Following the American Civil War Sesquicentennial with day by day writings of the time, currently 1863.

April 26.—The schooner Clarita, from Havana to Matamoras, Texas, was captured by the steamer De Soto. She proved to be the old revenue cutter John Y. Mason, taken by the rebels at the outbreak of the rebellion.—At Louisville, Ky., during the sale of a lot of negroes at the courthouse this morning, the Provost-Marshal notified the buyers that four of those put up for sale were free under the provisions of the President’s Proclamation. The sale, nevertheless, went on, when the matter of the four “contrabands” was turned over to the District Judge.—Louisville Journal.

The Seventy-sixth Ohio regiment, under the command of Colonel R. C. Woods, returned to Milliken’s Bend, La., from an expedition into Mississippi. They visited the regions bordering on Deer Creek, and destroyed three hundred and fifty thousand bushels of corn, and thirty cotton gins and grist-mills in use by the rebels.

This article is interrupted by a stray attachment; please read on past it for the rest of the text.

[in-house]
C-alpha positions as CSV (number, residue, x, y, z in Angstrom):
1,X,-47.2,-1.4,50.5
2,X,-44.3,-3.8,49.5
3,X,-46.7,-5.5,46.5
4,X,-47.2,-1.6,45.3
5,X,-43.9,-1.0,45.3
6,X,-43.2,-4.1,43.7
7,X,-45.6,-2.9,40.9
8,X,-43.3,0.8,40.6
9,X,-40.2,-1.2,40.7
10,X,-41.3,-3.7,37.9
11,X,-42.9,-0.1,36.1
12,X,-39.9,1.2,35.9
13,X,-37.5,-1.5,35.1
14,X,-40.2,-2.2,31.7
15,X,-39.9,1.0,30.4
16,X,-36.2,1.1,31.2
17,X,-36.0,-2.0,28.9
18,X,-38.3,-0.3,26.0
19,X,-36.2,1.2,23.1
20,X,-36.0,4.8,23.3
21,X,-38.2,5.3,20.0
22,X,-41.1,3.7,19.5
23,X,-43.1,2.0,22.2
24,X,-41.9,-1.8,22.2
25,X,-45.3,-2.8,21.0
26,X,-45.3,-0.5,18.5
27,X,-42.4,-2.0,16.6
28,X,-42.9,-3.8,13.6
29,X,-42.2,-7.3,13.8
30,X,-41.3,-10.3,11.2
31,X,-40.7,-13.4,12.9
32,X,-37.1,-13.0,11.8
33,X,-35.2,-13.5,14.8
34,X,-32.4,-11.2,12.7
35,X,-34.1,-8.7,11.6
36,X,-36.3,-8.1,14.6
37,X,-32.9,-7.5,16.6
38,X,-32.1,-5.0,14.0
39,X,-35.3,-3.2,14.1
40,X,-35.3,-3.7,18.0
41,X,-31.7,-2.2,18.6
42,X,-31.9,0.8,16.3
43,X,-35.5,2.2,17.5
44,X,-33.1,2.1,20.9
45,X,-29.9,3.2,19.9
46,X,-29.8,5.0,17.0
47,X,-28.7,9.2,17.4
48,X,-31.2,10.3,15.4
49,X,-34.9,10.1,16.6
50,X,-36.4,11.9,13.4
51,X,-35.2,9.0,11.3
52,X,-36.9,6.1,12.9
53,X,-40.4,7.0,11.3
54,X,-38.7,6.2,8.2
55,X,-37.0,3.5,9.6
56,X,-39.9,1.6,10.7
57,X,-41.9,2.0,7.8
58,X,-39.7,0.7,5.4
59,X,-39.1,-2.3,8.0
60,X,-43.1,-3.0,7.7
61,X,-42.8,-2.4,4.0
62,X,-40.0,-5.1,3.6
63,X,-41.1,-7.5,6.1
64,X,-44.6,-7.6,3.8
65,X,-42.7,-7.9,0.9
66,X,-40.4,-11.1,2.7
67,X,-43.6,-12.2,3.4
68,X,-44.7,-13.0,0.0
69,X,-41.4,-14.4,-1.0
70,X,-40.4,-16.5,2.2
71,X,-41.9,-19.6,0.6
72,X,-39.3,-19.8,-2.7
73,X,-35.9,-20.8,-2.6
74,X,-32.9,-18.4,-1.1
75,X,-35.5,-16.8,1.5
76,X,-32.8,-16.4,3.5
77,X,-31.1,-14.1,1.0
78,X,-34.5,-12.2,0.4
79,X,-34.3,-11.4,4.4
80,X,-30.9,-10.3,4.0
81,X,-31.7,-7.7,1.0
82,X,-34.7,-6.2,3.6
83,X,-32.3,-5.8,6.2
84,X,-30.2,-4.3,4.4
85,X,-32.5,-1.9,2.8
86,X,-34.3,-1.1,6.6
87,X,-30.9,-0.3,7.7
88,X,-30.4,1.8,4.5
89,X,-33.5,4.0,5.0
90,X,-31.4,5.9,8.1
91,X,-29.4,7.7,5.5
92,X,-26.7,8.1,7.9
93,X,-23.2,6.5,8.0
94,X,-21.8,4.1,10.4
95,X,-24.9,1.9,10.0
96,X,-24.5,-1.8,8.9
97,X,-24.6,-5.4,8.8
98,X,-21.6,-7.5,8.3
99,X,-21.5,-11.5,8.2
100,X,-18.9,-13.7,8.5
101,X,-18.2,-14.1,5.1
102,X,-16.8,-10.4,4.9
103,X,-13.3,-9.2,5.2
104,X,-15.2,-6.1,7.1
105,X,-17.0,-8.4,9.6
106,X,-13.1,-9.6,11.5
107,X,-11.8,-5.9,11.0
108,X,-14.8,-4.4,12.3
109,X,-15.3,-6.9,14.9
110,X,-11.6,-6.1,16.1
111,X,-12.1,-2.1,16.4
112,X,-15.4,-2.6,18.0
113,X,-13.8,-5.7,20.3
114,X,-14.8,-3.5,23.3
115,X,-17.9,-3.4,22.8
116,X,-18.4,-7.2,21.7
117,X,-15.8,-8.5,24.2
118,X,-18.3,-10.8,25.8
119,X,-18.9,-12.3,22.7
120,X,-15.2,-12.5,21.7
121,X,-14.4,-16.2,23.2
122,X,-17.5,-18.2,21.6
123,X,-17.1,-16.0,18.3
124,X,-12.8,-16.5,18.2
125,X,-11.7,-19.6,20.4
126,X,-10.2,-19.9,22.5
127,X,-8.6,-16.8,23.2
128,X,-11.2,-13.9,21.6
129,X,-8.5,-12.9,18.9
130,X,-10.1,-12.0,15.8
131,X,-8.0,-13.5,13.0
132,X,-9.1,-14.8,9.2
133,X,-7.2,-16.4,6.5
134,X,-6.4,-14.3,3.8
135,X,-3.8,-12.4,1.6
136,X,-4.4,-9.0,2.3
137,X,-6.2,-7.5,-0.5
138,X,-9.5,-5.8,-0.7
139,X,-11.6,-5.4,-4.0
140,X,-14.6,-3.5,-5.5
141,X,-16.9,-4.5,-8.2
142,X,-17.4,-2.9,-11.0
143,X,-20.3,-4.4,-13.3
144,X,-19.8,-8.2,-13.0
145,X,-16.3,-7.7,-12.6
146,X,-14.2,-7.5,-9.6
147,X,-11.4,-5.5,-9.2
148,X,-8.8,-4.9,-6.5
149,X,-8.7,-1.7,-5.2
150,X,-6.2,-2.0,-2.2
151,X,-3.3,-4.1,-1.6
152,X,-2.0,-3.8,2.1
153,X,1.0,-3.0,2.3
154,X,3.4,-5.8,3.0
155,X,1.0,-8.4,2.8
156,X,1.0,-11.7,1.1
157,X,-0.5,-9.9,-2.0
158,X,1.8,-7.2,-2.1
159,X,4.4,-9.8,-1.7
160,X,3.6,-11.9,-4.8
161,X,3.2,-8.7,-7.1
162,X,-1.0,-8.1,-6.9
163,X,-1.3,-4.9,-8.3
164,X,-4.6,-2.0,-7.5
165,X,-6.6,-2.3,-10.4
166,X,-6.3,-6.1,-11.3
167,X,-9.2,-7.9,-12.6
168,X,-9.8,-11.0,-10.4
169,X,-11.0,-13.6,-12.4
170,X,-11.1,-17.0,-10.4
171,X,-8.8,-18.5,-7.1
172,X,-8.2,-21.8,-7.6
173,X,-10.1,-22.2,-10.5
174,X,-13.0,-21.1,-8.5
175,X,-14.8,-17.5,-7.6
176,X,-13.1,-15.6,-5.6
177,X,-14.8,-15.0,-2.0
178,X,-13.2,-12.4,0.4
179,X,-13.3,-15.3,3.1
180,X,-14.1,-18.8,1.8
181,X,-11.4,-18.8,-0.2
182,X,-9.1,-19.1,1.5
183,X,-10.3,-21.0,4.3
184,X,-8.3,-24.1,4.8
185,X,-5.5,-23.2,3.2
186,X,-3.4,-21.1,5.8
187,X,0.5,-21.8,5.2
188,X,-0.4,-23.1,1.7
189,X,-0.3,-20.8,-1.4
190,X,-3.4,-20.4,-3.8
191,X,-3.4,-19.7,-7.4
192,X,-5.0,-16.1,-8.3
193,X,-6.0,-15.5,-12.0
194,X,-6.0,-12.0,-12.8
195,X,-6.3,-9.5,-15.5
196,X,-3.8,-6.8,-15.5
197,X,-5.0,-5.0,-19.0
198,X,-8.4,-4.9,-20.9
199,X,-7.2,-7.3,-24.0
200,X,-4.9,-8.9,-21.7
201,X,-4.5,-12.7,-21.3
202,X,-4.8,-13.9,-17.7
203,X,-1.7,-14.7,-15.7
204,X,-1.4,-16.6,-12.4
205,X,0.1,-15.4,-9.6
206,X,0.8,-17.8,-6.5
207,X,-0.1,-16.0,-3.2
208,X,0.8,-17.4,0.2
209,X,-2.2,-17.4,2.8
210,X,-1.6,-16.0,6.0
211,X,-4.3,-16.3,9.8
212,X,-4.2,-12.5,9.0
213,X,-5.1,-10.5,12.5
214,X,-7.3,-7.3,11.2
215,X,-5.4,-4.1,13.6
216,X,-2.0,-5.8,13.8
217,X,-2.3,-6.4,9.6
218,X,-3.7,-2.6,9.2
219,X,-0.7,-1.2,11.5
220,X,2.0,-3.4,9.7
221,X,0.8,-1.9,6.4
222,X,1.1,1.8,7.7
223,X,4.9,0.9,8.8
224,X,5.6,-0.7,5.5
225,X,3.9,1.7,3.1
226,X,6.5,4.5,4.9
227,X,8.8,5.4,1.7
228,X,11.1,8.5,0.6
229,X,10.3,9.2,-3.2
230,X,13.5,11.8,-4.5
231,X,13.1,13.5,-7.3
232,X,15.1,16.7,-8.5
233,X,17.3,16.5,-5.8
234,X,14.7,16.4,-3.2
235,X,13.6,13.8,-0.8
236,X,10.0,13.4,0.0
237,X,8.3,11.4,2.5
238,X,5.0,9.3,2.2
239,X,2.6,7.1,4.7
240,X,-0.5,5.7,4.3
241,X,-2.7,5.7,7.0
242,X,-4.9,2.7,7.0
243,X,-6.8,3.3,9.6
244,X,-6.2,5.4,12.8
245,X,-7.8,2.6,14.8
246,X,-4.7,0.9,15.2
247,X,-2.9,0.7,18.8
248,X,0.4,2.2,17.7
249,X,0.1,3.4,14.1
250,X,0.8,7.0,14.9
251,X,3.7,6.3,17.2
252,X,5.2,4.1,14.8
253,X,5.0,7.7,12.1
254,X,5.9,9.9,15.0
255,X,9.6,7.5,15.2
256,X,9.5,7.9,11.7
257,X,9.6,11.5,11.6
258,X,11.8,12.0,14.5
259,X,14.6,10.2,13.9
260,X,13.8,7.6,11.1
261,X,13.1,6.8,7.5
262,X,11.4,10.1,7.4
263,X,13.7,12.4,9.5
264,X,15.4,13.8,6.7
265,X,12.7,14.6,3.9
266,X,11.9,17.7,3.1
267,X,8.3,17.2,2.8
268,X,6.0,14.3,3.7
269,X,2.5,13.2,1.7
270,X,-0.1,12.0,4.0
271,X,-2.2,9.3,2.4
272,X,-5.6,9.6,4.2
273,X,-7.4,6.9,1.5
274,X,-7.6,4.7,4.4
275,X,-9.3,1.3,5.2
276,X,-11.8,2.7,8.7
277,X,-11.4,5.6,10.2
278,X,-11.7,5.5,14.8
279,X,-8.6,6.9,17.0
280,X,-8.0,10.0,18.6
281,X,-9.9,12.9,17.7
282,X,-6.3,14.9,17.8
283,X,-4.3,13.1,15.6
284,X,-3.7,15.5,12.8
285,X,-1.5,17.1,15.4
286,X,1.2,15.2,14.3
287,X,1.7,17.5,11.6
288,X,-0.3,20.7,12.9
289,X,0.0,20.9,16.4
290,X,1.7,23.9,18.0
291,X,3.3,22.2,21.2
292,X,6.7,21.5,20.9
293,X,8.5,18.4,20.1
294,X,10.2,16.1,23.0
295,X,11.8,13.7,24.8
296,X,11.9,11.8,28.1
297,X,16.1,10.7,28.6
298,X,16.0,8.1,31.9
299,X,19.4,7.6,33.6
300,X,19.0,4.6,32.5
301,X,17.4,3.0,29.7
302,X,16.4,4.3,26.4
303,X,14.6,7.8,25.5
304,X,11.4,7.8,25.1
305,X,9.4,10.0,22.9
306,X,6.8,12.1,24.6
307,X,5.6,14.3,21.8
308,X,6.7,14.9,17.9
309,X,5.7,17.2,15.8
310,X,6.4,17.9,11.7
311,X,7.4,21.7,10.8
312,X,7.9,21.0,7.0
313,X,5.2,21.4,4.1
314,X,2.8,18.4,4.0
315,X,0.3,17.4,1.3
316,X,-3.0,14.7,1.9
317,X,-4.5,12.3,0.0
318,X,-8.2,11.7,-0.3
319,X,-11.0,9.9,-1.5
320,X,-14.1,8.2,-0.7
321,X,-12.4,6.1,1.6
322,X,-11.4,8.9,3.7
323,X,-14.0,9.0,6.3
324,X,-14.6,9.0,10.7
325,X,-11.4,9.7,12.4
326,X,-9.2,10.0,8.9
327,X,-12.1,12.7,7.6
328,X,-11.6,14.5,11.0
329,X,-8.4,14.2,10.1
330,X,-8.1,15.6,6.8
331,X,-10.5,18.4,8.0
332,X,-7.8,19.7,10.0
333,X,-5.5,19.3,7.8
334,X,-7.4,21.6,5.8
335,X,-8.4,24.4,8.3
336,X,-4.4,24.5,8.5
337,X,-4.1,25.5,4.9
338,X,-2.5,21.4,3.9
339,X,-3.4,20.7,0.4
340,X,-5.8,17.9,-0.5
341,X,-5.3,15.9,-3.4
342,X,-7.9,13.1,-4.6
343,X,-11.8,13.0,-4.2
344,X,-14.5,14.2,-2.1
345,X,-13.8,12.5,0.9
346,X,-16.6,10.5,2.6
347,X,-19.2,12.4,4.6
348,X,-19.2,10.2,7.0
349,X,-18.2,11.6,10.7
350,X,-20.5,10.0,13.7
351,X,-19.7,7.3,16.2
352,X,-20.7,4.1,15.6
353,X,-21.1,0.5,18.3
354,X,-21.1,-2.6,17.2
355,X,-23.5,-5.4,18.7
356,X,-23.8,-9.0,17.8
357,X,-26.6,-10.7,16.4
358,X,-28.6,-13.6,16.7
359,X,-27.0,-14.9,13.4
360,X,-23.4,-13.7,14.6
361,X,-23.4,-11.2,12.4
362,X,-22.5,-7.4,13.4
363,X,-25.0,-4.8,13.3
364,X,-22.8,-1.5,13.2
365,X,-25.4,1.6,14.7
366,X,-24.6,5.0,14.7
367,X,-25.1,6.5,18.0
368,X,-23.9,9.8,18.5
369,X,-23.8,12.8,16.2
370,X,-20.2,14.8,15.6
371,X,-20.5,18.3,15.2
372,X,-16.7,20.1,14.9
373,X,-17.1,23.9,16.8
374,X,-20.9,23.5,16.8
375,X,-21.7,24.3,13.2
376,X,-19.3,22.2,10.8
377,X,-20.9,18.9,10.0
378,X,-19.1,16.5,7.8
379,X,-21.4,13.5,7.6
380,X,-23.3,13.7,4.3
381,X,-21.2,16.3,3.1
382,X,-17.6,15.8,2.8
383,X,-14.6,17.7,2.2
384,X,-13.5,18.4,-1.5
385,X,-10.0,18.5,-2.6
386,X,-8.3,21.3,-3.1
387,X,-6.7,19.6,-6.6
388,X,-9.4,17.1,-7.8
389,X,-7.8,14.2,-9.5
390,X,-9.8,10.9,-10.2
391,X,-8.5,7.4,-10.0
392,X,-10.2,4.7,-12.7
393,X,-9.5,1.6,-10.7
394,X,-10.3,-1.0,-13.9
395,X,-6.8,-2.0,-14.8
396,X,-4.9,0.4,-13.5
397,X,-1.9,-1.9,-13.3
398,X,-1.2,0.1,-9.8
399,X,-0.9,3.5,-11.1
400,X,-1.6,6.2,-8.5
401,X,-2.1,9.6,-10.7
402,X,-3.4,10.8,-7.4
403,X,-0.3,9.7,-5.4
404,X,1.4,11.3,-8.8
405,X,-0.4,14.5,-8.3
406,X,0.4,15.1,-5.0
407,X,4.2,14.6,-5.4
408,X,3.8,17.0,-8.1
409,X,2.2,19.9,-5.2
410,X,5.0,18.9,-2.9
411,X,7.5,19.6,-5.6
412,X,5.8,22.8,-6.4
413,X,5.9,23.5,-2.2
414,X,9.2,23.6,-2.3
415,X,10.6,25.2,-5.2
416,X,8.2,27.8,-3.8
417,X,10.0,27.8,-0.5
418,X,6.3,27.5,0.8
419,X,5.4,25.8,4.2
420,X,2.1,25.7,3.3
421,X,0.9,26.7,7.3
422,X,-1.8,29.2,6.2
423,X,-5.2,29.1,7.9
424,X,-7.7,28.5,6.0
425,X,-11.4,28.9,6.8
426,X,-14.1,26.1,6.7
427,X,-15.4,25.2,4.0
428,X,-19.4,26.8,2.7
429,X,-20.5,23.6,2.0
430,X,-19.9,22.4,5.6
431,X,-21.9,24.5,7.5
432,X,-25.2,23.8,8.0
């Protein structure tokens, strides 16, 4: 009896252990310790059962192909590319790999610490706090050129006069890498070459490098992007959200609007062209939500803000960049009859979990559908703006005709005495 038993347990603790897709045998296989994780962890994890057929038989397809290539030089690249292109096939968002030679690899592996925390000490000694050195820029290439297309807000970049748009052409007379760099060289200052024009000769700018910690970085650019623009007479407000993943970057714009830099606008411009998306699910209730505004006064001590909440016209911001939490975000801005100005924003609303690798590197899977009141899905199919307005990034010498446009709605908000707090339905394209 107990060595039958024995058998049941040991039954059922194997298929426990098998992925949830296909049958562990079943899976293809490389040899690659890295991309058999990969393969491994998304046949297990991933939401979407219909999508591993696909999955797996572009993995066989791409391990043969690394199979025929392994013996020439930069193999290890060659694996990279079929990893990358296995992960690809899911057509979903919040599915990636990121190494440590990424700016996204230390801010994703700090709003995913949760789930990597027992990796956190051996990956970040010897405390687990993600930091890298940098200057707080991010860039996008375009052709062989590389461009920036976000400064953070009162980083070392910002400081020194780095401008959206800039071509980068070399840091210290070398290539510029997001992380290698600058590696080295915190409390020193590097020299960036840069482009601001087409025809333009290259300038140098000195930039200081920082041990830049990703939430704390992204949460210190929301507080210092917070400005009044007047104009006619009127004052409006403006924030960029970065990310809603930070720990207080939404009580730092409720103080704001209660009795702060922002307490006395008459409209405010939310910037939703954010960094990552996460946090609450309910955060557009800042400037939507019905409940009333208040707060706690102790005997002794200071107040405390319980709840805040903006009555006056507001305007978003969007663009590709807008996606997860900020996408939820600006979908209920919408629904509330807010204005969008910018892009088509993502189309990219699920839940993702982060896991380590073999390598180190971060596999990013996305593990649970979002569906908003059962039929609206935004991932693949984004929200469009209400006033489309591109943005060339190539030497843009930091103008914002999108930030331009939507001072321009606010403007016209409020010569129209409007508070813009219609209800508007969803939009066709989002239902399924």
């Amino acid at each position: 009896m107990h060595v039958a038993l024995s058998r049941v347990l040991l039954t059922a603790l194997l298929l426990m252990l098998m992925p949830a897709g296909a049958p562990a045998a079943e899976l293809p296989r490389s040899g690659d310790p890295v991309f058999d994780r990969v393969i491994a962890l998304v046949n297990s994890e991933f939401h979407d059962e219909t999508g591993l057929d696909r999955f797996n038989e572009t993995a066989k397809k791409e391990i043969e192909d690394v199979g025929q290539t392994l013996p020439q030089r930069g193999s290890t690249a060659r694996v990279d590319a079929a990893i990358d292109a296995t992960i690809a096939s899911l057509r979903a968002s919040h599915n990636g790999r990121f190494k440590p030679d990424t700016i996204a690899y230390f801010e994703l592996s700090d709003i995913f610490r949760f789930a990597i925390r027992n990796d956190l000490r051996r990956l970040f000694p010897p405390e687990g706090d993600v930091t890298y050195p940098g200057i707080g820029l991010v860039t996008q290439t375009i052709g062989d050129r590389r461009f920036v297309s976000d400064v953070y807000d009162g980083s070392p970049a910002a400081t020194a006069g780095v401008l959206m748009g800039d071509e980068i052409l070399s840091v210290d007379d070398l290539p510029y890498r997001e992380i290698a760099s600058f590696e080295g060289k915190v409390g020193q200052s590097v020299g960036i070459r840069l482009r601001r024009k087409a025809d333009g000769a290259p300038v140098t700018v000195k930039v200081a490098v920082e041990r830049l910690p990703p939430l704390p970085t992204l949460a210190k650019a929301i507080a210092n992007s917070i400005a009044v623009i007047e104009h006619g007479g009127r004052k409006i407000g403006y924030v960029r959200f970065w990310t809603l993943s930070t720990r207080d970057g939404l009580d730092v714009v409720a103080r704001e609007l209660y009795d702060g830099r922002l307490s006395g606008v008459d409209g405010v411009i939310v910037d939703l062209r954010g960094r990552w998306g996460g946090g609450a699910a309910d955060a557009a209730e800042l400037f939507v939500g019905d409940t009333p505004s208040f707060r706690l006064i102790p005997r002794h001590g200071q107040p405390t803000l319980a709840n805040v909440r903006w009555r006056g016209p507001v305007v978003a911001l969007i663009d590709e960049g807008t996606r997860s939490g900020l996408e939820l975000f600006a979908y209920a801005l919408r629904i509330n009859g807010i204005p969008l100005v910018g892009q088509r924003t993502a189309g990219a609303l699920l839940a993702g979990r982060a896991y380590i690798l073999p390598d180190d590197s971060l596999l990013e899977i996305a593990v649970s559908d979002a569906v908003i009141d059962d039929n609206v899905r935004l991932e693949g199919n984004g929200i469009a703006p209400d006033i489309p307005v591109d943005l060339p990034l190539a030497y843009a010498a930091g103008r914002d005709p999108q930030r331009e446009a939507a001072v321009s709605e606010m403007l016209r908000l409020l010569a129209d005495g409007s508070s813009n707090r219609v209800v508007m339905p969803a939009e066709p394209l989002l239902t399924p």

—The town of Cape Girardeau, Mo., garrisoned by a force of National troops, under the command of General John McNeil, was this day attacked by a strong body of rebels, under General Marmaduke, but after a contest of several hours’ duration, the rebels were repulsed with heavy loss.— (Doc. 177.)

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